With only the greatest respect for professional critics, having a critic tell me ‘what is good chocolate’ is not my goal. A critic brings experience of the theory, which is based on class and geographical location. Proper technique, purposeful product, and patience makes good chocolate.
What inspires your chocolate-making, both in flavors and the aesthetic aspect?
When it comes to making chocolate – I’m inspired by my garden. My wife and I grow and hybridize irises and lilies. We have a huge variety of both. The colors are rich, deep, bright, blended, and in some cases, many hues of color. I research the origins of these flowers (regions of the world) and try to understand those regions and the culture, foods and habits, which is great for developing flavors. When it comes to aesthetics and the presentation of the chocolate, the colors of my garden stimulate my creativity. That’s where all the beautiful colors of the flowers come into play. I like using a color or colors that moves your soul to be happy, it makes you smile. The aesthetic color of my chocolate presentation blends with the season of flowers that are blooming, because what’s blooming will usually determine the taste and texture of my chocolates. The season will bring together the flavor and aesthetics in one beautiful delicious chocolate baked good, bar, or bonbon.
As a former New England Patriot, do you have any fond memories of delicious desserts or sweet treats you got to enjoy while on the team, either around Boston or elsewhere?
Definitely Boston and the Boston Cream Pie! In my early years of arriving in Boston, I lived in Foxboro and became friends with the families in the community. After a period of time I was invited over to their house for dinner and for dessert I was introduced to the Boston Cream Pie. Remember, earlier when I was a little guy chocolate cake with chocolate frosting was my home run. But the Boston Cream Pie put a twist on what was under the chocolate frosting. Yellow cake with a custard filling, OMG! I thought to myself – I’m going to like New England. I’m doing what I love, playing football for the New England Patriots, living in the best sports town, and now I’ve discovered Boston Cream Pie!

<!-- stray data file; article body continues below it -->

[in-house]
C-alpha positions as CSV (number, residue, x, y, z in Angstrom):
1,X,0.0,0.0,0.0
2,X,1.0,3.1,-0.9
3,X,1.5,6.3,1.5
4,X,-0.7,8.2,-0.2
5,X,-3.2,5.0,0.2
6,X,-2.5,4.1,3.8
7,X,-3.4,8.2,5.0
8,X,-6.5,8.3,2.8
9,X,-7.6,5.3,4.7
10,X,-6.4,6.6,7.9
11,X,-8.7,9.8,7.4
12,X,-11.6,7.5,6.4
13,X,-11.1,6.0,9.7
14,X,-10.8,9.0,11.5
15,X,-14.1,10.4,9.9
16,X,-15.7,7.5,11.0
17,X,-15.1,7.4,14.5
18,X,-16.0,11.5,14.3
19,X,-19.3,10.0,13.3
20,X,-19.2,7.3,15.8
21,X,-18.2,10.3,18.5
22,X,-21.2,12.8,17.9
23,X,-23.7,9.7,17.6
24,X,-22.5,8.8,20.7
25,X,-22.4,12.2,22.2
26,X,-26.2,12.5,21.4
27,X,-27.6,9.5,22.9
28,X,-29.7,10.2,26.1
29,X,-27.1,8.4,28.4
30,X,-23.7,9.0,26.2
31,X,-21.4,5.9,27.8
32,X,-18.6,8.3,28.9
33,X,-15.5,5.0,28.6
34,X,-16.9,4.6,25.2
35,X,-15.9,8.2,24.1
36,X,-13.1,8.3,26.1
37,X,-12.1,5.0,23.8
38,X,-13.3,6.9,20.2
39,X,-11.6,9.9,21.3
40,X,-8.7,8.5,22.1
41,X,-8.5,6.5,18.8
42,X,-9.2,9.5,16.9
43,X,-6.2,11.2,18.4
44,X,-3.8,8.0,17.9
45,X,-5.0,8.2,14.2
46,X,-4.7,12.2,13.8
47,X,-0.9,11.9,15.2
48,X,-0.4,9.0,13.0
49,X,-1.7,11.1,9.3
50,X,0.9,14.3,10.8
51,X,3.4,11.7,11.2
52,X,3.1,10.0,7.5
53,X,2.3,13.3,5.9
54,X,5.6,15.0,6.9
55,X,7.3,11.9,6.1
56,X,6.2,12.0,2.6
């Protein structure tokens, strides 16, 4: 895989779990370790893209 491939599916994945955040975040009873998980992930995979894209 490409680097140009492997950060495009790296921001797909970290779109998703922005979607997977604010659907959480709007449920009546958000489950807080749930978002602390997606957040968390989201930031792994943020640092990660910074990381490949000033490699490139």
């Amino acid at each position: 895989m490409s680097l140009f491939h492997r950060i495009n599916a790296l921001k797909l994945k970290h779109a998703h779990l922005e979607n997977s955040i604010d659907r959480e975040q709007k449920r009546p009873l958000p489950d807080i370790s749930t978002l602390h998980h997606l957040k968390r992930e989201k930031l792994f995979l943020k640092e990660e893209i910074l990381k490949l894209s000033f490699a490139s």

Well, you ask yourself can this get any better. YES! I moved into Boston close to the North End of the city. It was there that I began my affair with cannoli and chocolate croissants. Have you ever had a cannoli for the North End? Man! Great people, the Patriots, Boston Cream Pie, cannoli, and chocolate croissants. Life was good!
One of my best memories from being with the Patriots was making chocolate chip cookies for my teammates. My football training definitely helps me to be a better chocolatier. The ability to pay attention to details, thought processing from start to finish, consistently learning, there’s always something to learn from someone and room to grow. And finally, it’s never about you the individual. It’s about the whole team that’s involved, “Seed to Consumer.”
Something we ask all our tour guests–what is your favorite chocolate treat or dessert?
My favorite chocolate treat or dessert – To take a slice of my sour cream pound cake, drizzled with a chocolate ganache, scoop of vanilla ice cream, and fresh strawberries. Temper some dark and milk chocolate to make a sphere to go over the top. Then, I light the sphere on fire and let the melting chocolate put the final touches on the strawberries.